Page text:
Gas Safety Inc. collaborates with Boston University, Duke University and Picarro Inc. on Boston Gas Leak Study
December 8, 2012
Department of Public Utilities
Commonwealth of Massachusetts
Congressman Ed Markey
5 High Street, Suite 101
Medford, Ma. 02155
Governor Deval Patrick
Massachusetts State House
Office of the Governor
Office of the Lt. Governor
Boston, MA 02133
Mayor Thomas Menino
City of Boston
Boston City Hall
One City Hall Square
Boston, MA 02201
Commonwealth of Massachusetts
Joint Committee, Telecommunications, Utilities and Energy
Senator Brian Downing
Representative John D. Keenan
Re: Fox News
Re: Boston Globe
As president of Gas Safety inc. and a collaborator on the Boston Gas Leak Study I would like to address recent comments regarding the size of outstanding grade 3 leaks. The study was conducted utilizing sophisticated Picarro inc., Cavity Ringdown Spectrometry CRDS technology that detects methane in the parts per billion and then plots these readings via GPS coordinates. Researchers at Boston University, Duke University, Harvard University, policy advocates at Conservation Law Foundation and industry partners Picarro inc. and Gas Safety Inc., have been using this information to formulate policy regarding public safety and the effects on the environment from leaking natural gas. My work with government compliance gas leak detection and gas leak classification in the natural gas industry and subsequent work regarding damage to trees caused by leaking natural gas brought me to this work with academic researchers trying their best to provide fact based information to formulate and guide policy makers.
NGRID and NSTAR (operators within the City of Boston) current leak classification of mechanical failure and corrosion gas leakage, as opposed to third party damage or earth movement leakage that is immediately repaired, has more to do with the location of the leak and the leaks potential to cause an explosion, rather than the volume of the lost gas. There are thousands of high volume loss grade three gas leaks that have been leaking for years. The fact that these leaks are not an explosion hazard does not mean that the leaks are not an environmental hazard both to vegetation and the atmosphere.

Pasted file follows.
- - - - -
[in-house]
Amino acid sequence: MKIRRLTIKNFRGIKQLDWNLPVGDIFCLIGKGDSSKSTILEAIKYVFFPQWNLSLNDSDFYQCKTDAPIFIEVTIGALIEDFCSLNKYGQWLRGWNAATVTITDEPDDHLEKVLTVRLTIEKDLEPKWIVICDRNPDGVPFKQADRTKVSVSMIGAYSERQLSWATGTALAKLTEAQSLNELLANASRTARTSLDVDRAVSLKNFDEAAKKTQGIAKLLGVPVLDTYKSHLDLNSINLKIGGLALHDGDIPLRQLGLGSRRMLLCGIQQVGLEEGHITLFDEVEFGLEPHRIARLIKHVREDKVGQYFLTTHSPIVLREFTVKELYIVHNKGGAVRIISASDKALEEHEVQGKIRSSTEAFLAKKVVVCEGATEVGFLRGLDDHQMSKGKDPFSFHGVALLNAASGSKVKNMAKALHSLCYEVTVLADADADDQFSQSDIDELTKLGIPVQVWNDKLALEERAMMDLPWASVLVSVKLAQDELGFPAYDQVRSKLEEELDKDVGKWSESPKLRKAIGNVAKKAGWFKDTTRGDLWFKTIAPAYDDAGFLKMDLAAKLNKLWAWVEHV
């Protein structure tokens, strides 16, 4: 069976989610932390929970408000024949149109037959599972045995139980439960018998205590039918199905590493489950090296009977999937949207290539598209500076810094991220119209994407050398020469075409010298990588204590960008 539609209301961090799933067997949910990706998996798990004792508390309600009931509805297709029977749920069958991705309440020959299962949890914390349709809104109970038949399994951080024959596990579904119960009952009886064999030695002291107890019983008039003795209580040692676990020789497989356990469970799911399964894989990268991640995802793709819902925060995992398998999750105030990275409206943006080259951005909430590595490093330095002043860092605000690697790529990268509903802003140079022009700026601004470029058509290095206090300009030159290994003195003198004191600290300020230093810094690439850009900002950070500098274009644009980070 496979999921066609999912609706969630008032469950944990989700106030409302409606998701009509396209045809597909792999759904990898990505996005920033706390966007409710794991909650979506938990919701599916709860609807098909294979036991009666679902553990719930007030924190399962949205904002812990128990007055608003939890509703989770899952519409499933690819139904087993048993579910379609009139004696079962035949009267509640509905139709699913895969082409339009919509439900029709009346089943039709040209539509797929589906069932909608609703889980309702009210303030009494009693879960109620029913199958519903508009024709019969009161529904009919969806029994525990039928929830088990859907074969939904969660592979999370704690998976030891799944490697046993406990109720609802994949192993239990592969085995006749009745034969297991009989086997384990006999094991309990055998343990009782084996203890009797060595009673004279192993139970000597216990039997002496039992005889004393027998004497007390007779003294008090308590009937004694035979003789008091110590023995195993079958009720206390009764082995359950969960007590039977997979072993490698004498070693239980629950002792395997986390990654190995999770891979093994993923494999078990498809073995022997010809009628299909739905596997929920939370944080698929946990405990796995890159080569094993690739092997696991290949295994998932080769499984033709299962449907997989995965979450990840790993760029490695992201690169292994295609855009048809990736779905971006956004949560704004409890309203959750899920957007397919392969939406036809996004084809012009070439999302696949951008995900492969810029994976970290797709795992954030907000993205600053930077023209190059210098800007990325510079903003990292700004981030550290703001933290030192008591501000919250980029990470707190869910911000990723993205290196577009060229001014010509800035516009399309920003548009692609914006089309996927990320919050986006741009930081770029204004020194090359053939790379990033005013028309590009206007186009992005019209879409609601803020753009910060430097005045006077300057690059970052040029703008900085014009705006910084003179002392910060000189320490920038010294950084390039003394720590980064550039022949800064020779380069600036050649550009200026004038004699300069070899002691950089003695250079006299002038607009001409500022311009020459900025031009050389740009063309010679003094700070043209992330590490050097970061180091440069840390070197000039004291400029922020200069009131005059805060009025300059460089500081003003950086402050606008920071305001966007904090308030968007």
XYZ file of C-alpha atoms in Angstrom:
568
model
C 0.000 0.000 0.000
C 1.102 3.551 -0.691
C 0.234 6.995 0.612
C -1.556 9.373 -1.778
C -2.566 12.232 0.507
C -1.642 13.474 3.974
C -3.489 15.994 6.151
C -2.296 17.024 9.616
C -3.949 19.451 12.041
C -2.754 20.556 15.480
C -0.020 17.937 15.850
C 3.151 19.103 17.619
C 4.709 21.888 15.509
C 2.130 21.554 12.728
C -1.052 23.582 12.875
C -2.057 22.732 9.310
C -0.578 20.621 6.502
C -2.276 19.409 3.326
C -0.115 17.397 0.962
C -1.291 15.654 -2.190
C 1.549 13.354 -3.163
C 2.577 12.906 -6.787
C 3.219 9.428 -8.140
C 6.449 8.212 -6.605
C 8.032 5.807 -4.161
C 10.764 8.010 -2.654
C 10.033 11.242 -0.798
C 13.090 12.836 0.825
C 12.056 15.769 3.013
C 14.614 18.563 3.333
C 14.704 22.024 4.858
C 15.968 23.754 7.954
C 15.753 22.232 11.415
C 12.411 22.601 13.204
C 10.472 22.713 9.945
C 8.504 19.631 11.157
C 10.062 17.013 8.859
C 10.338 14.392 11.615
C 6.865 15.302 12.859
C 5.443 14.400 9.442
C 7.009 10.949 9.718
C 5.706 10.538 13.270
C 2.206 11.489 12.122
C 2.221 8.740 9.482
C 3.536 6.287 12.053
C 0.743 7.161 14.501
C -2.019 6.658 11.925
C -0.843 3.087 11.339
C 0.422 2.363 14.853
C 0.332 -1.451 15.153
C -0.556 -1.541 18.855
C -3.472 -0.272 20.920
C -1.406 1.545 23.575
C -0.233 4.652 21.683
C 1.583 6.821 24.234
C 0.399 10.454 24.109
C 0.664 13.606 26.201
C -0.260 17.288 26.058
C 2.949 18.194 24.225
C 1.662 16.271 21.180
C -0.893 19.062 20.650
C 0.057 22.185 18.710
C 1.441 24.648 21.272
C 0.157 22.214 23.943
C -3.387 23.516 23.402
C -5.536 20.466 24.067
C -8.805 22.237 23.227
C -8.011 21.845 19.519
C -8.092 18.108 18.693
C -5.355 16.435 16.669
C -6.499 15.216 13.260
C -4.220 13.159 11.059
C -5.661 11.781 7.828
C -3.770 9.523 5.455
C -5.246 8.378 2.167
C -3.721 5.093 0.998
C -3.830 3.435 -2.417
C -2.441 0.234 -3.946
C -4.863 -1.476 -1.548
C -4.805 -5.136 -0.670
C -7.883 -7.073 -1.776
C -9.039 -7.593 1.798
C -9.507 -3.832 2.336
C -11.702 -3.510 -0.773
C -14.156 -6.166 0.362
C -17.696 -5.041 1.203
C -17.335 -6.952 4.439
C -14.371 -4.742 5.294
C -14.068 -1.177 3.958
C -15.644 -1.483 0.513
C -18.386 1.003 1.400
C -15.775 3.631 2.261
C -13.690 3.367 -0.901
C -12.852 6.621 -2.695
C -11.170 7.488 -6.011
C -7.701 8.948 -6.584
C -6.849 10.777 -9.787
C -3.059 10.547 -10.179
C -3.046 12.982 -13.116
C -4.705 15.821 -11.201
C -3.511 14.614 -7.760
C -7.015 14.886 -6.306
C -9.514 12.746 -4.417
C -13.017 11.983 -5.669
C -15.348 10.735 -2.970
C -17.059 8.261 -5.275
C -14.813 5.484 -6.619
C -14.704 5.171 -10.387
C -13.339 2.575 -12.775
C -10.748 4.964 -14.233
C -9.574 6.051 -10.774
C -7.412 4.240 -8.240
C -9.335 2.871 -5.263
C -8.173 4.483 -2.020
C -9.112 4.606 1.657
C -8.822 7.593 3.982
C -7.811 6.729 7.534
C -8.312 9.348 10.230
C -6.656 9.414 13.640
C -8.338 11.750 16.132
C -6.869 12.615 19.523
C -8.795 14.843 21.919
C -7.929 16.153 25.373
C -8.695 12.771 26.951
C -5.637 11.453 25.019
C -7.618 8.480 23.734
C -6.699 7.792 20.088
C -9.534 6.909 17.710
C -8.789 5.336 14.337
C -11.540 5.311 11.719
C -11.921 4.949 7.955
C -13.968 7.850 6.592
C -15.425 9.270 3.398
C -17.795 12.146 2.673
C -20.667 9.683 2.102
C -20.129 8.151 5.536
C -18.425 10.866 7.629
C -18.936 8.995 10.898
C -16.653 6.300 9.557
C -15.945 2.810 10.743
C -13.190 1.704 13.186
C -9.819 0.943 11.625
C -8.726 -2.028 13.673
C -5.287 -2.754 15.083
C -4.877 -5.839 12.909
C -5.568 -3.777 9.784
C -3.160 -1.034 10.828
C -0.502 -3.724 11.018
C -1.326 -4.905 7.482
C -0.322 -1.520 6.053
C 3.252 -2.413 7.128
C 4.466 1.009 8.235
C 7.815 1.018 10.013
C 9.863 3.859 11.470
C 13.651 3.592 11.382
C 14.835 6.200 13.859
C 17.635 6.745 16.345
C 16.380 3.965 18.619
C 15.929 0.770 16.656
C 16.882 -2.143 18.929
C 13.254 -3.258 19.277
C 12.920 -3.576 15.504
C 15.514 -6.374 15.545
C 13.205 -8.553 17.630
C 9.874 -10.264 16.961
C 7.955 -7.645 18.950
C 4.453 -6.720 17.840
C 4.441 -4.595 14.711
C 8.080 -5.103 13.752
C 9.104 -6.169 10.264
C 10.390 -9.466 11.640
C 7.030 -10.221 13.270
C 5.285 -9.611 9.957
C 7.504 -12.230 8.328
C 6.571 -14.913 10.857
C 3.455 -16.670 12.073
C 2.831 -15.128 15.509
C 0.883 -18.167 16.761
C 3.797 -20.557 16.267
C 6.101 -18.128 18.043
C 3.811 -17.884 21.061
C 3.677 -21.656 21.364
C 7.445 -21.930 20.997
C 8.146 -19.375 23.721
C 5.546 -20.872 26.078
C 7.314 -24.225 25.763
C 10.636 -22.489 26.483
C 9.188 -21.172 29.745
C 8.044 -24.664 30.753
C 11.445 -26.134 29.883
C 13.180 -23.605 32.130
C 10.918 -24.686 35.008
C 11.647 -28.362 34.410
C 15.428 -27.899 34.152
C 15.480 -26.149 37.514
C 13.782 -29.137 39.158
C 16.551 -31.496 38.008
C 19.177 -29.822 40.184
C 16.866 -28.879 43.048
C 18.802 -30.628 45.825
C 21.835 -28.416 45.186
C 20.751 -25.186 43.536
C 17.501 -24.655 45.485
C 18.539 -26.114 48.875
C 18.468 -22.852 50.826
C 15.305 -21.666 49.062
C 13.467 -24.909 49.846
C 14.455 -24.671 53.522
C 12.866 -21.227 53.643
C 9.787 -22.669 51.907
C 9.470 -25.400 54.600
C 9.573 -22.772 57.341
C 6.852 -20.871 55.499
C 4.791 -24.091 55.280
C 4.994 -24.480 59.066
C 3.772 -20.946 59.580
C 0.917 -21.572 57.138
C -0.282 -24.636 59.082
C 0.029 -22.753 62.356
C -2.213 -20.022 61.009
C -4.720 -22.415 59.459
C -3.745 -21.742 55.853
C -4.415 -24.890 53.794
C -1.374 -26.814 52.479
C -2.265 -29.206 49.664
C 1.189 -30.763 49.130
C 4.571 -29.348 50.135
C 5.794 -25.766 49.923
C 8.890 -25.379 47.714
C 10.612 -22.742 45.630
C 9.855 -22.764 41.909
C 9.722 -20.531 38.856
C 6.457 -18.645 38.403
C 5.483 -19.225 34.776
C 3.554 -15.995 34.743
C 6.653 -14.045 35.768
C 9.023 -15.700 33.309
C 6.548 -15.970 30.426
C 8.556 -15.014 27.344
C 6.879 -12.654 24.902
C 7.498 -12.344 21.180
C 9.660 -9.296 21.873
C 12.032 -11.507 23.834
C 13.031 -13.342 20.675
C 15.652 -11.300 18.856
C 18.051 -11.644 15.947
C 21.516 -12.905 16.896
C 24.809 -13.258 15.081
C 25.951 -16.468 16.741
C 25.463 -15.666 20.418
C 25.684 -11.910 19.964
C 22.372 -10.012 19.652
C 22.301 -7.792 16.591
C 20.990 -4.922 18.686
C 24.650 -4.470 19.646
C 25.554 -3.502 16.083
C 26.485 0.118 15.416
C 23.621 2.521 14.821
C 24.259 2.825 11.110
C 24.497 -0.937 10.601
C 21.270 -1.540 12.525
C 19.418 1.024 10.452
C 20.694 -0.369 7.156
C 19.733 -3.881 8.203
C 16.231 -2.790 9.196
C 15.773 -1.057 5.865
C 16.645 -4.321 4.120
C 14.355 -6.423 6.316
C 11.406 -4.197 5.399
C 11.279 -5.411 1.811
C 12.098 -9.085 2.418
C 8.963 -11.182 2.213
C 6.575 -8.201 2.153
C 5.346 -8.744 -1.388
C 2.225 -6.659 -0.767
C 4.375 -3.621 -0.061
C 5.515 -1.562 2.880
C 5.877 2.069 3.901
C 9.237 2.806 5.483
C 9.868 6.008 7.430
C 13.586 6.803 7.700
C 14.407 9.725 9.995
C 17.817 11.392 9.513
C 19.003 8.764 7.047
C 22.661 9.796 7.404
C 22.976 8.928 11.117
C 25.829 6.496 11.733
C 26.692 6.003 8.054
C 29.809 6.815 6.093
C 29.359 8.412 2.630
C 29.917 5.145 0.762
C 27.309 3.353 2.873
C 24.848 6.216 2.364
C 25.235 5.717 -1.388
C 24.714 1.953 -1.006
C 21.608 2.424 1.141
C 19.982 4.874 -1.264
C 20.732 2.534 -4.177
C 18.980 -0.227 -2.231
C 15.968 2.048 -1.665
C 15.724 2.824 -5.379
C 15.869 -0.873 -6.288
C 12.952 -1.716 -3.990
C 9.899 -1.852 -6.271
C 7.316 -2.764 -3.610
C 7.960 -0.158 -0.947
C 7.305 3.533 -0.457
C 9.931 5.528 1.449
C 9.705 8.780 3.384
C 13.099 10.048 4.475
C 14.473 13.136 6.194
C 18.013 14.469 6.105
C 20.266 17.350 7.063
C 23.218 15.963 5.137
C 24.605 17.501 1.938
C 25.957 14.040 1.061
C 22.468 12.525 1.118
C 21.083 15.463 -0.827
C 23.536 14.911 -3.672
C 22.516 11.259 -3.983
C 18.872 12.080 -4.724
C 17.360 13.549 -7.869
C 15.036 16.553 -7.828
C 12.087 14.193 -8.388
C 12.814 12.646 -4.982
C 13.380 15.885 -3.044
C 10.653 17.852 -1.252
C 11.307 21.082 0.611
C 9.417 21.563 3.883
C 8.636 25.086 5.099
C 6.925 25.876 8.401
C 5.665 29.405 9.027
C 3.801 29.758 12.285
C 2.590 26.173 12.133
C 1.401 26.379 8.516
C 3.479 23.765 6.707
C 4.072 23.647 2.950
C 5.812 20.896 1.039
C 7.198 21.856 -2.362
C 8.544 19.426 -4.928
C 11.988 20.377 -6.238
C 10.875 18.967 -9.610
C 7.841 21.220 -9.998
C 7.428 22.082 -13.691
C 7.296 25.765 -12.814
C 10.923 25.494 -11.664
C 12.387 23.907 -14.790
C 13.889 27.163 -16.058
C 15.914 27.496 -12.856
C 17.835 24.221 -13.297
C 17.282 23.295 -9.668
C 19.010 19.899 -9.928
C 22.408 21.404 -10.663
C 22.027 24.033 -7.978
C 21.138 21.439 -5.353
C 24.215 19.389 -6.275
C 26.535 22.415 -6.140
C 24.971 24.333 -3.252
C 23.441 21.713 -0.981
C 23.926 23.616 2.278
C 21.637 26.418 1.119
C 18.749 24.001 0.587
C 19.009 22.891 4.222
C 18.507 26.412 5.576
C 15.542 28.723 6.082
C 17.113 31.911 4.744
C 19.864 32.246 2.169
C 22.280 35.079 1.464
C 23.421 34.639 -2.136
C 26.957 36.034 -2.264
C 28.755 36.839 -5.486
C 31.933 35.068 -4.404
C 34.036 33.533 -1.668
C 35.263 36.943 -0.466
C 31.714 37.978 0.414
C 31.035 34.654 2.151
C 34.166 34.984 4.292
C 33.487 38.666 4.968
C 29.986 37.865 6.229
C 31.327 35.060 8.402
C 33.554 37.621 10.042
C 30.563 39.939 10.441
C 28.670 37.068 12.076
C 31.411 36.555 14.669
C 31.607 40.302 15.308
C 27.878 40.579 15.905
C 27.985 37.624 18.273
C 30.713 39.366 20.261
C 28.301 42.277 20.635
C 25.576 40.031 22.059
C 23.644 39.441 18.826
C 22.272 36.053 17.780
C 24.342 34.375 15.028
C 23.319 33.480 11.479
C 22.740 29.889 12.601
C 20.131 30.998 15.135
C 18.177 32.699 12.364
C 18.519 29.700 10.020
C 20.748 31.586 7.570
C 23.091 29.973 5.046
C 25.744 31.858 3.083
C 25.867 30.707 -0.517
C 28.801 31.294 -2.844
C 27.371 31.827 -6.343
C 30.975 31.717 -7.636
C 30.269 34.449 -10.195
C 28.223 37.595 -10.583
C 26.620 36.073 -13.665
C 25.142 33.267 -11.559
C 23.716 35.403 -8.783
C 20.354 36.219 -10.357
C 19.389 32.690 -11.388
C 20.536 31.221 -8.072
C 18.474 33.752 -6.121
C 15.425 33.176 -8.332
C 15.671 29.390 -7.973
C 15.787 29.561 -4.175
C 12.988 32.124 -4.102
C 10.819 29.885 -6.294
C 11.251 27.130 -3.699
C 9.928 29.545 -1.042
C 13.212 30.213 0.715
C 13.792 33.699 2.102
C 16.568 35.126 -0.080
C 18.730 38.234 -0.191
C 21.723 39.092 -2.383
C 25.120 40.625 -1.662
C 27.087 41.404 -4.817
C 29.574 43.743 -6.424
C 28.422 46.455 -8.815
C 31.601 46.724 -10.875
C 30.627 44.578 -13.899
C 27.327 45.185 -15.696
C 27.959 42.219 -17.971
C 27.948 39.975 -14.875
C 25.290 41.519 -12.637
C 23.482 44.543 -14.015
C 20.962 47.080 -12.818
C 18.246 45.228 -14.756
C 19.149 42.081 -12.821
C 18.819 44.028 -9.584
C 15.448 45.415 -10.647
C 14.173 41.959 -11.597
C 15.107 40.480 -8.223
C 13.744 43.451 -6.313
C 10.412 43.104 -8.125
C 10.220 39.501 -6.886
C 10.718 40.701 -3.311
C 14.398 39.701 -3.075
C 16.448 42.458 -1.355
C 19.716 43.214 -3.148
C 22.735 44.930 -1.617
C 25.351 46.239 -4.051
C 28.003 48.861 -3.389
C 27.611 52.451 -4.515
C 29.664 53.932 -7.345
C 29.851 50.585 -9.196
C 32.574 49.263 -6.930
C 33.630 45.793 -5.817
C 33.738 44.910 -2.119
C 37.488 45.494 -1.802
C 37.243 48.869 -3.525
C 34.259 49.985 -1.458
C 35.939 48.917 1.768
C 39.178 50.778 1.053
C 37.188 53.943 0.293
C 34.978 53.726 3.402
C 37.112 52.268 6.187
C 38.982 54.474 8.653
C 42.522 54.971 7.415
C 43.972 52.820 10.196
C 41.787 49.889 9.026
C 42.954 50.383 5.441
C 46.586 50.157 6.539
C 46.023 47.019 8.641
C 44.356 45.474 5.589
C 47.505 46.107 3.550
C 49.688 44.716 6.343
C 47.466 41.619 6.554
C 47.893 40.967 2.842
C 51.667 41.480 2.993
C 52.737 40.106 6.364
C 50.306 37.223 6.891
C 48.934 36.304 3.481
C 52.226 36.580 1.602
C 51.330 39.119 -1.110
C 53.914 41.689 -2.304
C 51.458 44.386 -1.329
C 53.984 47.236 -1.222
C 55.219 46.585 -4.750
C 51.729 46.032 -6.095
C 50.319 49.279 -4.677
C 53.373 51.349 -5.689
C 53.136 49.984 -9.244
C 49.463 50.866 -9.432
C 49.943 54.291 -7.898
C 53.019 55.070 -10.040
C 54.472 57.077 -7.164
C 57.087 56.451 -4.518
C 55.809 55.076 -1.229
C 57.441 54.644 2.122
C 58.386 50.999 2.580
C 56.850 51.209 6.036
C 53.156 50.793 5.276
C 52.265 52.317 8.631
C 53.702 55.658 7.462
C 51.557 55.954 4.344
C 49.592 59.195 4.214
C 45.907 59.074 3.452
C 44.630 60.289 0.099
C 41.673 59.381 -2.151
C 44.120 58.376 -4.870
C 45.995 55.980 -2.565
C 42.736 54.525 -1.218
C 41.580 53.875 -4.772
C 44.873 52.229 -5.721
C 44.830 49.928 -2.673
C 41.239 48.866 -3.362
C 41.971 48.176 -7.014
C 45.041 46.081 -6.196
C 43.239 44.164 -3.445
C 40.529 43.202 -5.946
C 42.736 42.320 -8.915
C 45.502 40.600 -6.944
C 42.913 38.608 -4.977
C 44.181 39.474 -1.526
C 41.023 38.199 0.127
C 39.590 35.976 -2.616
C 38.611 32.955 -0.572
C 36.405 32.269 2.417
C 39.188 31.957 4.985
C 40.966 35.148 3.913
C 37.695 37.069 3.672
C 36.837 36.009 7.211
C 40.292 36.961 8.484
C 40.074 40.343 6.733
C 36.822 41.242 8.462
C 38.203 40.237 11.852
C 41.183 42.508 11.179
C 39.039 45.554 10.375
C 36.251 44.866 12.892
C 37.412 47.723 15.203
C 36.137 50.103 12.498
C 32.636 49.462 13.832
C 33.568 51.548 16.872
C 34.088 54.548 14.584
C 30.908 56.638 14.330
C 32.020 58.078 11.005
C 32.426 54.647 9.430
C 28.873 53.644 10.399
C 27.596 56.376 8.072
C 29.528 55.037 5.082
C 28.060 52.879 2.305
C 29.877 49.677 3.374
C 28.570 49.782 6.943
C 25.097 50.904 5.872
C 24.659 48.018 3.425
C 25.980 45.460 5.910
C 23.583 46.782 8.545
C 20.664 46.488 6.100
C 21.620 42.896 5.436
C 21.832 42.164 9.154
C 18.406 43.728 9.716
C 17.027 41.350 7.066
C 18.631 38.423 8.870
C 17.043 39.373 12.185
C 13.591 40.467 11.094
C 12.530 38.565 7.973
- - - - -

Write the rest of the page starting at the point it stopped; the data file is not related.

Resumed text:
PHMSA leak classification guidelines for small operators as outlined in table 3a defines a grade 1 leak as:
“A leak that represents an existing or probable hazard to persons or property, and requires immediate repair or continuous actions until the conditions are no longer hazardous.”
Grade 2 leak:
“A leak that is recognized as non-hazardous at the time of detection, but justifies scheduled repair based on probable future hazard.”
Grade 3 leak:
“A leak that is non-hazardous at the time of detection and can reasonably be expected to remain non-hazardous”
If we adopt the PHMSA guidelines, then any leak that is an existing or potential hazard to persons or property would require immediate action. Trees and other vegetation, whether public or privately owned, are susceptible to damage and death from exposure to natural gas leaks.
Current leak classification by many Massachusetts operators knowingly ignores natural gas leakage that is causing millions of dollars of damage to public shade trees and other vegetation. Gas Safety Inc. has documented thousands of gas leaks in Brookline, Milton, Hingham, Saugus, Newton, Quincy, Lynn, Nahant and Revere that have caused millions of dollars of damage to their public shade trees.
Years of neglect and complacency by the natural gas industry coupled with a lack of oversight by regulators has allowed this problem to exacerbate to current status where operators even when notified that a gas leak is damaging property, take no action to remedy the situation. Gas Safety inc. and client communities have taken civil action seeking compensation for damages caused by the leaking natural gas and repair of leaks that are within the root zones of public shade trees.
I am personally inviting interested parties to a demonstration of the technology used in this work and site visits to high volume grade 3 leaks and grade 3 leaks that are causing damage to vegetation. There is ongoing research to quantify flux rates from mechanical failure and corrosion caused gas leakage that will help in assessing the effects on the atmosphere and on Lost and Unaccounted for Gas (LUAF) policy where this lost gas is charged back to the ratepayers.
Through fact based information, we all benefit!